that mapmakers numbered with legends, part
after part: rivers, railways, public parks,
mile markers set along the mountain
road numbering the distance from yourself
here and that version in the future
always just ahead? If you held
the map under a lamp and laid a piece
of vellum over it, you could trace with
a pencil all the places you still
remember--- the two magnolia trees
in the neighbor's yard before someone
cut them down; the empty lot
filled with waist-high grass. The public
school painted urine yellow, thick
afternoon fog rolling in like a sea.
Raw laugh of a gecko watching
from the eaves. How afraid you were
of leaving, perhaps never to return.
By agreement my Lord Bruncker called me up, and though it was a very foule, windy, and rainy morning, yet down to the waterside we went, but no boat could go, the storme continued so. So my Lord to stay till fairer weather carried me into the Tower to Mr. Hore’s and there we staid talking an houre, but at last we found no boats yet could go, so we to the office, where we met upon an occasion extraordinary of examining abuses of our clerkes in taking money for examining of tickets, but nothing done in it. Thence my Lord and I, the weather being a little fairer, by water to Deptford to Sir G. Carteret’s house, where W. Howe met us, and there we opened the chests, and saw the poor sorry rubys which have caused all this ado to the undoing of W. Howe; though I am not much sorry for it, because of his pride and ill nature. About 200 of these very small stones, and a cod of muske (which it is strange I was not able to smell) is all we could find; so locked them up again, and my Lord and I, the wind being again very furious, so as we durst not go by water, walked to London quite round the bridge, no boat being able to stirre; and, Lord! what a dirty walk we had, and so strong the wind, that in the fields we many times could not carry our bodies against it, but were driven backwards. We went through Horsydowne, where I never was since a little boy, that I went to enquire after my father, whom we did give over for lost coming from Holland. It was dangerous to walk the streets, the bricks and tiles falling from the houses that the whole streets were covered with them; and whole chimneys, nay, whole houses in two or three places, blowed down. But, above all, the pales on London-bridge on both sides were blown away, so that we were fain to stoop very low for fear of blowing off of the bridge. We could see no boats in the Thames afloat, but what were broke loose, and carried through the bridge, it being ebbing water. And the greatest sight of all was, among other parcels of ships driven here and there in clusters together, one was quite overset and lay with her masts all along in the water, and keel above water. So walked home, my Lord away to his house and I to dinner, Mr. Creed being come to towne and to dine with me, though now it was three o’clock. After dinner he and I to our accounts and very troublesome he is and with tricks which I found plainly and was vexed at; while we were together comes Sir G. Downing with Colonell Norwood, Rumball, and Warrupp to visit me. I made them drink good wine and discoursed above alone a good while with Sir G. Downing, who is very troublesome, and then with Colonell Norwood, who hath a great mind to have me concerned with him in everything; which I like, but am shy of adventuring too much, but will thinke of it. They gone, Creed and I to finish the settling his accounts. Thence to the office, where the Houblans and we discoursed upon a rubb which we have for one of the ships I hoped to have got to go out to Tangier for them. They being gone, I to my office-business late, and then home to supper and even sacke for lacke of a little wine, which I was forced to drink against my oathe, but without pleasure.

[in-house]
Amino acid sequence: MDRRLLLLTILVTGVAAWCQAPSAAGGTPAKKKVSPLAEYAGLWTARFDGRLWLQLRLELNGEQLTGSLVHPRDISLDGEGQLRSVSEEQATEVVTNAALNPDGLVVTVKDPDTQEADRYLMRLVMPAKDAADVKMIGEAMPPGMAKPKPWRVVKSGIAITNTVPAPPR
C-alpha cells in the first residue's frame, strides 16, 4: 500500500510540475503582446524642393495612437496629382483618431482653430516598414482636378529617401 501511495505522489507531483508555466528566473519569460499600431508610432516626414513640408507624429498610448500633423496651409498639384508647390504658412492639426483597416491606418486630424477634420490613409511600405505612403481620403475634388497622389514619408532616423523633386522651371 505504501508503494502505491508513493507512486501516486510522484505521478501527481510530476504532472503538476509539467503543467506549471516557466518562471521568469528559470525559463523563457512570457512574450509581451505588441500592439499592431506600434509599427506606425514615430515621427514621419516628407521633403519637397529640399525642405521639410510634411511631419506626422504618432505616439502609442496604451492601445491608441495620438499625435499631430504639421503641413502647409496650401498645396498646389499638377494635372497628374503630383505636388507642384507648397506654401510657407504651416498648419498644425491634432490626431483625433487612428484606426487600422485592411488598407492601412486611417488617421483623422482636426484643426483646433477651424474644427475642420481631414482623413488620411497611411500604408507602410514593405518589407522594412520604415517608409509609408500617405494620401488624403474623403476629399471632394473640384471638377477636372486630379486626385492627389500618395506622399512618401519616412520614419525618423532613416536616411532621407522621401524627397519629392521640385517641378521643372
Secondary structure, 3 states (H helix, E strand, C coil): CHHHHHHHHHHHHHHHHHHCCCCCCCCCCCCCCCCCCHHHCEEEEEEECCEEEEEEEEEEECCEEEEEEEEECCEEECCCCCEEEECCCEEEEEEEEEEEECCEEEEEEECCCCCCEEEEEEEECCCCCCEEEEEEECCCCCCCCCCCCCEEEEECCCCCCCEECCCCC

where we met on occasion
mining abuses for very small stones
locked up in the dirt
the fields could not carry our bodies
lost and dangerous
whole places blown away
or driven here and there
like ships of lack
Erasure poem derived from The Diary of Samuel Pepys, Wednesday 24 January 1666.
A personal selection of posts from the Poetry Blogging Network and beyond. Although I tend to quote my favorite bits, please do click through and read the whole posts. And if you’re a blogger who regularly shares poems or writes about poetry, please consider joining the network.